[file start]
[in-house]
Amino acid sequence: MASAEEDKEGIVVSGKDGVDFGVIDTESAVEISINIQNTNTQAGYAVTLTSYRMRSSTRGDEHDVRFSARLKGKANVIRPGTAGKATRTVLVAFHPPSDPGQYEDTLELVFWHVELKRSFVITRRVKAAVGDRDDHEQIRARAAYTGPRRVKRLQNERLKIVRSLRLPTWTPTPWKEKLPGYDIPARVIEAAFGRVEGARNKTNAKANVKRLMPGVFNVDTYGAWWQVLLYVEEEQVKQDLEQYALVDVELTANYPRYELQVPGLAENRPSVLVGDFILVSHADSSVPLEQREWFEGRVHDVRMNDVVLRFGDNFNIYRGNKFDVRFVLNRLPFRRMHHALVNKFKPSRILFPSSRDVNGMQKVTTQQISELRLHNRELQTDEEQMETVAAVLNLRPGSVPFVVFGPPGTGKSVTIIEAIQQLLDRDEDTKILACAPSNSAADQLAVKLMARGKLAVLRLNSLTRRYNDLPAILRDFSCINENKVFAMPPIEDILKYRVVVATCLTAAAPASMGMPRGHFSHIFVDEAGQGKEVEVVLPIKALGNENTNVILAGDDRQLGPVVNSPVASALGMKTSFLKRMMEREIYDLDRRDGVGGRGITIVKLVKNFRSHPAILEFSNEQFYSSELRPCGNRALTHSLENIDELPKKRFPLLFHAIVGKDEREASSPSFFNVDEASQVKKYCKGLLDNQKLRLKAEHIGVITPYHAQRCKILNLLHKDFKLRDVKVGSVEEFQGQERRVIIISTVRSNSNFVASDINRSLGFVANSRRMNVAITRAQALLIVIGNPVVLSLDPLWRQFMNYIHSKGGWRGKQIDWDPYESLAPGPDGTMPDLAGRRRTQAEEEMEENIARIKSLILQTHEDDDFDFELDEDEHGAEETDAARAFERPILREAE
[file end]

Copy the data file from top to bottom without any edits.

[in-house]
Amino acid sequence: MASAEEDKEGIVVSGKDGVDFGVIDTESAVEISINIQNTNTQAGYAVTLTSYRMRSSTRGDEHDVRFSARLKGKANVIRPGTAGKATRTVLVAFHPPSDPGQYEDTLELVFWHVELKRSFVITRRVKAAVGDRDDHEQIRARAAYTGPRRVKRLQNERLKIVRSLRLPTWTPTPWKEKLPGYDIPARVIEAAFGRVEGARNKTNAKANVKRLMPGVFNVDTYGAWWQVLLYVEEEQVKQDLEQYALVDVELTANYPRYELQVPGLAENRPSVLVGDFILVSHADSSVPLEQREWFEGRVHDVRMNDVVLRFGDNFNIYRGNKFDVRFVLNRLPFRRMHHALVNKFKPSRILFPSSRDVNGMQKVTTQQISELRLHNRELQTDEEQMETVAAVLNLRPGSVPFVVFGPPGTGKSVTIIEAIQQLLDRDEDTKILACAPSNSAADQLAVKLMARGKLAVLRLNSLTRRYNDLPAILRDFSCINENKVFAMPPIEDILKYRVVVATCLTAAAPASMGMPRGHFSHIFVDEAGQGKEVEVVLPIKALGNENTNVILAGDDRQLGPVVNSPVASALGMKTSFLKRMMEREIYDLDRRDGVGGRGITIVKLVKNFRSHPAILEFSNEQFYSSELRPCGNRALTHSLENIDELPKKRFPLLFHAIVGKDEREASSPSFFNVDEASQVKKYCKGLLDNQKLRLKAEHIGVITPYHAQRCKILNLLHKDFKLRDVKVGSVEEFQGQERRVIIISTVRSNSNFVASDINRSLGFVANSRRMNVAITRAQALLIVIGNPVVLSLDPLWRQFMNYIHSKGGWRGKQIDWDPYESLAPGPDGTMPDLAGRRRTQAEEEMEENIARIKSLILQTHEDDDFDFELDEDEHGAEETDAARAFERPILREAE